Body of 2nd pilot found in desert
Date:Sunday, October 27 @ 00:00:30 MDT
Topic:Valley and State

HILL AIR FORCE BASE -- Searchers have found the remains of a pilot who crashed his F-16 in the desert following a midair collision, the Air Force said on Saturday.

The body of the pilot, whose name was not released, was found several miles from where the two planes collided,said Col. Steve Hoog, commander of the 388th Fighter Wing.

"Our hearts and prayers go out to the young pilot," Hoog said. "Our next focus is to figure out the how and why behind this accident."

A second pilot, Capt. David Roszmann, ejected safely from his craft. He was rescued, taken to a clinic at Hill Air Force Base in Ogden and released in good condition Friday evening, the Air Force said.

The pilots were flying a combat training mission in a four-jet formation over the Utah Test and Training Range, a barren expanse of desert west of Salt Lake City that extends to the Nevada border.

The planes collided about 25 miles southeast of Wendover, Nev. None of the jets was carrying weapons.

Hoog said the single-seat fighter jets were involved in "realistic" combat training when the planes collided. "I have flown with both of these pilots, they are great young Americans," Hoog said.

The missing pilot was found Saturday afternoon after an extensive search. It was unclear whether he had deployed his ejection seat.

"The ejection seat is your option of last resort. I'm not sure what happened in his airplane," Hoog said.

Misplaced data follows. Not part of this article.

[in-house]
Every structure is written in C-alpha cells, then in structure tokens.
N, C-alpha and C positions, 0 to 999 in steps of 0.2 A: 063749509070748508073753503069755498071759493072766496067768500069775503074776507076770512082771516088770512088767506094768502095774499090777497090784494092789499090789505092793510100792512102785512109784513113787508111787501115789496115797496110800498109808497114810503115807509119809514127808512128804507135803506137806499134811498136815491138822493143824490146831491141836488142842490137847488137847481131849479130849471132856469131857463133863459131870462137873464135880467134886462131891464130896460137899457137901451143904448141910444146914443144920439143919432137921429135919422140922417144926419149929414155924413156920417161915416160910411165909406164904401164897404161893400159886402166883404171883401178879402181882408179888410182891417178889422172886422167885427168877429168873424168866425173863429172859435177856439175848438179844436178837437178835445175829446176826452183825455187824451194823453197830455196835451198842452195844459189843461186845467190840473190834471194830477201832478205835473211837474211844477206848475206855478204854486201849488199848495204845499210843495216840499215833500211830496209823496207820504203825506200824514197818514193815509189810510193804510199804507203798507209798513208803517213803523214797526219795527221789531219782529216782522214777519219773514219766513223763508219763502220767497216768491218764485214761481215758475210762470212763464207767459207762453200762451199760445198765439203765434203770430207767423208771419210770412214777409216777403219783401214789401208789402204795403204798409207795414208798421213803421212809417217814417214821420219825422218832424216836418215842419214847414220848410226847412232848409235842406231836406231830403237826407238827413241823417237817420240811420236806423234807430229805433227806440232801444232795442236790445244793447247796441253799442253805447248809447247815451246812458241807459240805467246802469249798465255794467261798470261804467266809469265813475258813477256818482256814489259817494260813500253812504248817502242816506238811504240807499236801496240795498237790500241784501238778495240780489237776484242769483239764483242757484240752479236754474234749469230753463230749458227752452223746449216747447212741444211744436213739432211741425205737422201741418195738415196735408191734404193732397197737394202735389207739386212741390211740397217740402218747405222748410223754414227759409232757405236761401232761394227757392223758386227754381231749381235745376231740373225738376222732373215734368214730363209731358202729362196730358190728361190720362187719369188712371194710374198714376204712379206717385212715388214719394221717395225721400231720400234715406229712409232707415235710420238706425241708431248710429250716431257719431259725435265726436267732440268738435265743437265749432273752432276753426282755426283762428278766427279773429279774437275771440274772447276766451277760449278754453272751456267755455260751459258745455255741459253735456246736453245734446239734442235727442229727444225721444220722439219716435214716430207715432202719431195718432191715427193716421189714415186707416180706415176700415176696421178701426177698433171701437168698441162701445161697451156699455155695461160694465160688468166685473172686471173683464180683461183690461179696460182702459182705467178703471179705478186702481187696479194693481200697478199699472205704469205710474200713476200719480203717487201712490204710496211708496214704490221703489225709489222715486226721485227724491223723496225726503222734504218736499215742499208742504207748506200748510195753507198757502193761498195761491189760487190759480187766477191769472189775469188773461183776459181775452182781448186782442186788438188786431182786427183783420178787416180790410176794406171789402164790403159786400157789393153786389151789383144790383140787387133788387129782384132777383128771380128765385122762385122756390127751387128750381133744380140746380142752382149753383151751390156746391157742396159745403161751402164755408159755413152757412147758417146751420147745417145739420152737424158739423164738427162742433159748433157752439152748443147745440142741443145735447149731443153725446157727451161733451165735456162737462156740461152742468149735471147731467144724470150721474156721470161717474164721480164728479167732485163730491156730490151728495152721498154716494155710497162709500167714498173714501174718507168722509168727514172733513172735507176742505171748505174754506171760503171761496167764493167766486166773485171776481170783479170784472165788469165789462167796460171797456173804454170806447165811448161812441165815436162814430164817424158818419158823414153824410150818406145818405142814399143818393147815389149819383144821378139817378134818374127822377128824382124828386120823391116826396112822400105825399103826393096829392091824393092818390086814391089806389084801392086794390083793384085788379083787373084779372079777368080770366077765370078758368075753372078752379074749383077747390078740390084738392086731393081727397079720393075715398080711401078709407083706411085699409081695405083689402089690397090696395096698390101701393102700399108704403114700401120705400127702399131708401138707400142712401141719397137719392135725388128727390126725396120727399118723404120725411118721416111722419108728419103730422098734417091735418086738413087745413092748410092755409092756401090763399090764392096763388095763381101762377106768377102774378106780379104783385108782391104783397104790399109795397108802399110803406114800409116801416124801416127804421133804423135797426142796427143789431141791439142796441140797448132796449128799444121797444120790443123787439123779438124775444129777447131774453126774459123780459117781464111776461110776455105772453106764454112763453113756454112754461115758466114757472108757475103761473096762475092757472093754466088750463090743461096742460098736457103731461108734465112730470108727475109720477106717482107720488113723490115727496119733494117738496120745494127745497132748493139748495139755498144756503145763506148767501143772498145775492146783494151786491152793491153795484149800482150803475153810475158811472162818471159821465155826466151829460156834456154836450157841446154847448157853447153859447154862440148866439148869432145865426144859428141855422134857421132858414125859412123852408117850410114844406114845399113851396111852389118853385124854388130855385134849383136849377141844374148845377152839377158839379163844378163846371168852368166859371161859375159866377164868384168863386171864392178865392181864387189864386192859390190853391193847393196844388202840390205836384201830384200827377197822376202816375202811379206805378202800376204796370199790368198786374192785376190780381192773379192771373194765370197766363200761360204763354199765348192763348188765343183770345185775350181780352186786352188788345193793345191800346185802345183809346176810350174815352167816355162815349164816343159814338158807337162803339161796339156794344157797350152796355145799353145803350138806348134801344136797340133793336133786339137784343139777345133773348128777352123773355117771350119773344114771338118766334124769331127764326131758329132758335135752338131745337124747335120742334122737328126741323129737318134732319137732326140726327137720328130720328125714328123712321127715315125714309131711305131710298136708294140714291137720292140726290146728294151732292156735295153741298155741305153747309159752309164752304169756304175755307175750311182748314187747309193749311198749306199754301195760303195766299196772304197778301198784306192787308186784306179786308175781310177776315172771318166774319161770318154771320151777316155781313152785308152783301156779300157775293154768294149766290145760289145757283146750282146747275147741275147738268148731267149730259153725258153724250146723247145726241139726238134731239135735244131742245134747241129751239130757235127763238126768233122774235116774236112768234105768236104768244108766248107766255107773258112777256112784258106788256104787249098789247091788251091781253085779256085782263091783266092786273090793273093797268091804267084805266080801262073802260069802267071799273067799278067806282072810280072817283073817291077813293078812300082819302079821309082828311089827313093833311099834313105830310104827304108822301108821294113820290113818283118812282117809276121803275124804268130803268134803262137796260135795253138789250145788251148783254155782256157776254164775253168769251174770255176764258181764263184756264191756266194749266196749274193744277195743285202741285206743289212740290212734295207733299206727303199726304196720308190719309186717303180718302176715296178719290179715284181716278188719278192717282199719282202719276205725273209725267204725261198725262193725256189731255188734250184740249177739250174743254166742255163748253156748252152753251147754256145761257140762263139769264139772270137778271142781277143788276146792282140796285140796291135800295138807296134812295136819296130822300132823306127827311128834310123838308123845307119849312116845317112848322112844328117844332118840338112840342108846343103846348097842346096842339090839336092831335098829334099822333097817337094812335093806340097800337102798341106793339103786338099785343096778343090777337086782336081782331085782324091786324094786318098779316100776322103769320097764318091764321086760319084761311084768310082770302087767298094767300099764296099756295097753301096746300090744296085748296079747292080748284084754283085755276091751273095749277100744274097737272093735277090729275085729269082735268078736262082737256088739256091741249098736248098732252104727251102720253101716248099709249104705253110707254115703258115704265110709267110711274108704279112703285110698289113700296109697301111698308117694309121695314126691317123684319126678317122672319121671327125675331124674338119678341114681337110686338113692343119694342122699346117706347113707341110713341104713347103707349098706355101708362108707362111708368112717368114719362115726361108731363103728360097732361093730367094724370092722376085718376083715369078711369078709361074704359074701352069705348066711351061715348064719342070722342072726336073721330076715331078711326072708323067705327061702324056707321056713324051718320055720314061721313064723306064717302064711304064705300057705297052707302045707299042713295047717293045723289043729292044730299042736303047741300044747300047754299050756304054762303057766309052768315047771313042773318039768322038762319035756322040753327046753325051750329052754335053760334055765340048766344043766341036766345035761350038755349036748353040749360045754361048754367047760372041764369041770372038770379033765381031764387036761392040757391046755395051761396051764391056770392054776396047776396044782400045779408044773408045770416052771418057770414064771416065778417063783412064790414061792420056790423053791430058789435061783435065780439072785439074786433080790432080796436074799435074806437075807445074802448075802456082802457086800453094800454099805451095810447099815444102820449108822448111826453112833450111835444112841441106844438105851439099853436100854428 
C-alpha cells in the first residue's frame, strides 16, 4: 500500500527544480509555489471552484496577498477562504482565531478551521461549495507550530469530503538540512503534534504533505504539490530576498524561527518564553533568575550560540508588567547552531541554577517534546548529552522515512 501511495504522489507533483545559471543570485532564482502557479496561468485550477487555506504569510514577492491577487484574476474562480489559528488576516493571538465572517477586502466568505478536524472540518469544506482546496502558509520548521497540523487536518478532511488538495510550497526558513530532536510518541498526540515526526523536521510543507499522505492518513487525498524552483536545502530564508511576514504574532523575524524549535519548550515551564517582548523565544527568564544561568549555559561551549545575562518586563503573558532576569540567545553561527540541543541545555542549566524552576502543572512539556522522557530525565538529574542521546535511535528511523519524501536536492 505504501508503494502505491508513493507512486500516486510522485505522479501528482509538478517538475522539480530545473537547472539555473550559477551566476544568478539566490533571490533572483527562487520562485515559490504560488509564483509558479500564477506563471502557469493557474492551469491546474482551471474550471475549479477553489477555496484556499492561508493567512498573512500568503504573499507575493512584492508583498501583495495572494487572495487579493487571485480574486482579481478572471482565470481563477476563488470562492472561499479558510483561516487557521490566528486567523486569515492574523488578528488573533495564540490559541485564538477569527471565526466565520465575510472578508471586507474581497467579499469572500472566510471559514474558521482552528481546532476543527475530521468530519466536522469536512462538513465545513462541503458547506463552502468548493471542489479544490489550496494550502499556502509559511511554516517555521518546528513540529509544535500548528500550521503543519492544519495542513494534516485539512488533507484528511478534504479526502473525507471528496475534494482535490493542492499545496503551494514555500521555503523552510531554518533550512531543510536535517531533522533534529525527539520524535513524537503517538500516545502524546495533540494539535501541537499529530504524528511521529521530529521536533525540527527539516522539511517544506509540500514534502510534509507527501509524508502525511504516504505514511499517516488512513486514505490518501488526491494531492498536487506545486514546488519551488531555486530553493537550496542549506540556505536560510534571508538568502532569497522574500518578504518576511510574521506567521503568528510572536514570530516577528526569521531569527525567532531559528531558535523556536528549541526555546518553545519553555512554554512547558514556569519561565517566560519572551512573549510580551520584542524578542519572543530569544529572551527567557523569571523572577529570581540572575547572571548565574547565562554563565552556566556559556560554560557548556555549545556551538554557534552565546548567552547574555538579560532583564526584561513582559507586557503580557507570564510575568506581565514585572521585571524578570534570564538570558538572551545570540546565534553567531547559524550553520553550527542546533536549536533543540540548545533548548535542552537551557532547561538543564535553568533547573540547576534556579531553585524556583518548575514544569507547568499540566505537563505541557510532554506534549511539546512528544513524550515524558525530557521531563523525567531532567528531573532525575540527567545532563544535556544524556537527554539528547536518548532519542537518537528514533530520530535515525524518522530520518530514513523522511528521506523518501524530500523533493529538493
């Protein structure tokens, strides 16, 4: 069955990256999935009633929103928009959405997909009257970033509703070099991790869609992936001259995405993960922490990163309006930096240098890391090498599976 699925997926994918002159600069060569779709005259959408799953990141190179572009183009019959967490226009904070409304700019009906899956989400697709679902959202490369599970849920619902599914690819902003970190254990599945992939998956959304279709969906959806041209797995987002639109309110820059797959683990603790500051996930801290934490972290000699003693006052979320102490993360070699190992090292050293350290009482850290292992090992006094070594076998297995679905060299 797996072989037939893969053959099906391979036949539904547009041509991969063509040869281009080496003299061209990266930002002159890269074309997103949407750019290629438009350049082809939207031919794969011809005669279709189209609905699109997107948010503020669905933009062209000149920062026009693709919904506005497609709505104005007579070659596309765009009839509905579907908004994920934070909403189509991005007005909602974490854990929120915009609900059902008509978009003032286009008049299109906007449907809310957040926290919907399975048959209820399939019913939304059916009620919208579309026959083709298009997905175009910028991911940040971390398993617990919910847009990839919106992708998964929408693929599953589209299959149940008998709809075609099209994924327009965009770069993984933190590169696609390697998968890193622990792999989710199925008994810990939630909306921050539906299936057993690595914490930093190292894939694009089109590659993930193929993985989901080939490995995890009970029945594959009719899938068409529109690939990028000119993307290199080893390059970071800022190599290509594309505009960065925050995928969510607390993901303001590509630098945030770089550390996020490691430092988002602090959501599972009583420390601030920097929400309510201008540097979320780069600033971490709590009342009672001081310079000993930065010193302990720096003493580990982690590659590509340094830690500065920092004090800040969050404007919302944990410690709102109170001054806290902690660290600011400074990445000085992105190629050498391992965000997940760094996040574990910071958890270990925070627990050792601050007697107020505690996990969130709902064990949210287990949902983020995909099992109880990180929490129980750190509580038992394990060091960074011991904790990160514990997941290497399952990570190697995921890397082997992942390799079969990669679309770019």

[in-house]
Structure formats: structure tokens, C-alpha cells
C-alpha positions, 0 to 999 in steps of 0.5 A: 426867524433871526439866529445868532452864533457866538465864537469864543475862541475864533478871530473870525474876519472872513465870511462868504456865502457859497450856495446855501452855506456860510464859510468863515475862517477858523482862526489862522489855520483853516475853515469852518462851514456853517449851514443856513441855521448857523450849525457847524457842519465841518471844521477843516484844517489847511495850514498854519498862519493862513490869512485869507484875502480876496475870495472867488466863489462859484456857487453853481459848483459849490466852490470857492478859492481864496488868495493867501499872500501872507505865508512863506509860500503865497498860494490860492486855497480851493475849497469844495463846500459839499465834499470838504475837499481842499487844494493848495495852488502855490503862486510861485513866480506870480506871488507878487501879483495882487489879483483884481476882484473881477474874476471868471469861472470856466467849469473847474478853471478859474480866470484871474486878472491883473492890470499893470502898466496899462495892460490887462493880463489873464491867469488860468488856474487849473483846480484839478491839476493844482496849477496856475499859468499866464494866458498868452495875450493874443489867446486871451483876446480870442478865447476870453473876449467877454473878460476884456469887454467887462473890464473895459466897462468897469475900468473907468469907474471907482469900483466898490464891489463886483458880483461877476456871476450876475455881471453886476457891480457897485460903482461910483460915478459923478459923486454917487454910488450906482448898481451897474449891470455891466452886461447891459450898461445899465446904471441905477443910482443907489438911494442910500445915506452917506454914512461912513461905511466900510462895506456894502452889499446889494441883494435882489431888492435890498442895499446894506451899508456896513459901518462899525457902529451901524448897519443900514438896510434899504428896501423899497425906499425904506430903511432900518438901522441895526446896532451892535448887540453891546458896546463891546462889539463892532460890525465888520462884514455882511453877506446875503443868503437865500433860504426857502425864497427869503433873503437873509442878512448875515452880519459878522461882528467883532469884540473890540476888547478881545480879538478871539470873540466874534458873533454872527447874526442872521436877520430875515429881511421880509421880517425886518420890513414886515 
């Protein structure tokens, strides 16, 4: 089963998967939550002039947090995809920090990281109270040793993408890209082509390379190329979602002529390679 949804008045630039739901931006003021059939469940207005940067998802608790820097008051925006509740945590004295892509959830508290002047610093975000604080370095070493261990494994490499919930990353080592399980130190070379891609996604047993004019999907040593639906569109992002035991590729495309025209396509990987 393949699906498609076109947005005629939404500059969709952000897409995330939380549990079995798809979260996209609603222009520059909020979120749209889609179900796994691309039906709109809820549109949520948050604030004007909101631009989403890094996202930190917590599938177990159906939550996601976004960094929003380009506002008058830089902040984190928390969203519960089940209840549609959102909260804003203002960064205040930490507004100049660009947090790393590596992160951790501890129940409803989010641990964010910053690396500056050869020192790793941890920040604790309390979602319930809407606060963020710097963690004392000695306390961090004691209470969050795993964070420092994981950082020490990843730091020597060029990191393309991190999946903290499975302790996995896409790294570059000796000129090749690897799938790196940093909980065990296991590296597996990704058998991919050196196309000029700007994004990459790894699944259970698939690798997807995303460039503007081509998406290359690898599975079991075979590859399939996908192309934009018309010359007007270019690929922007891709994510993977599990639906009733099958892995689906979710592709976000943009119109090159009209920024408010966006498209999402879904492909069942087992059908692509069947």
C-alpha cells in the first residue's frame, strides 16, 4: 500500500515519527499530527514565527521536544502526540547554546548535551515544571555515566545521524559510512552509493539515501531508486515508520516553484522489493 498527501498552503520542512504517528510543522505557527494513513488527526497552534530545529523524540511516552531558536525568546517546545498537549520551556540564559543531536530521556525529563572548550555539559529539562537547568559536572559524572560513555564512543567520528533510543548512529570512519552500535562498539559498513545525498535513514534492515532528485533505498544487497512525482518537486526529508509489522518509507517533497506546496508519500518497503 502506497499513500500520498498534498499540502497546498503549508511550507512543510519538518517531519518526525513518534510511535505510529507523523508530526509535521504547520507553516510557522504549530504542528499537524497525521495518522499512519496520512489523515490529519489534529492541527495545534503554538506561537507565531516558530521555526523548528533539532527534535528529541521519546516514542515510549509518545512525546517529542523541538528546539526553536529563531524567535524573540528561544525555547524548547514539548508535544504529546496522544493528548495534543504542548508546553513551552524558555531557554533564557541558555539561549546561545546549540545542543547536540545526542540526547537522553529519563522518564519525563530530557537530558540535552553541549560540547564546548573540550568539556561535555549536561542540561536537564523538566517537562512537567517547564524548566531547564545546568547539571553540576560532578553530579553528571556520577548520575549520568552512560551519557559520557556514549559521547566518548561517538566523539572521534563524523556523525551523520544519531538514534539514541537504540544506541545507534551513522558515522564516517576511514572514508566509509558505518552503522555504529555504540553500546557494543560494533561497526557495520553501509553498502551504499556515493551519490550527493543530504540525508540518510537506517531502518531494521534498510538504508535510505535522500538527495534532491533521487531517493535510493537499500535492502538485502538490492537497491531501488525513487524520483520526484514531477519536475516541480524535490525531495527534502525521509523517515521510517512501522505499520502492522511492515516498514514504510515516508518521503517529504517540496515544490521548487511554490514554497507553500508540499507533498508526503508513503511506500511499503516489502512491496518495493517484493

Search teams found the wreckage of both planes about two miles apart, but couldn't find the second pilot, whose jet was badly damaged and burning, with debris spread over a wide area, Sgt. Sonja Whittington said.

The fighter jets collided in midair at about 2:53 p.m. Friday over the vast, barren Utah Test and Training Range, about 150 miles west of Salt Lake City. They were part of a four-jet formation flying over 2,624 square miles of restricted airspace.

F-16 mishaps in Utah have been rare since 1998, when one F-16 pilot was killed and others were injured in five accidents involving six planes. In one of those accidents, a pair of F-16s collided over western Utah, leaving the pilots with minor injuries. The spate of accidents in 1998 prompted the reassignment of the then-wing commander.

Most recently, an F-16 crashed after an aborted takeoff Oct. 17, 2001 at Hill Air Force Base. That pilot suffered only scrapes and bruises.

The 388th Fighter Wing is the largest unit at Hill Air Force Base. The wing deploys and supports F-16s worldwide. It was the first to fly the F-16 when the Air Force introduced the aircraft in 1979.

Built by Lockheed Martin Corp., the F-16 is designed for air-to-air or air-to-surface combat. The two models used today are the F-16C, a one-seat model, and the F-16D, a two-seater.

They can reach speeds of 1,500 mph and fly at altitudes higher than 50,000 feet. They can be equipped with as many as six air-to-air missiles or air-to-surface munitions.

The newest models cost $18.8 million in 1998.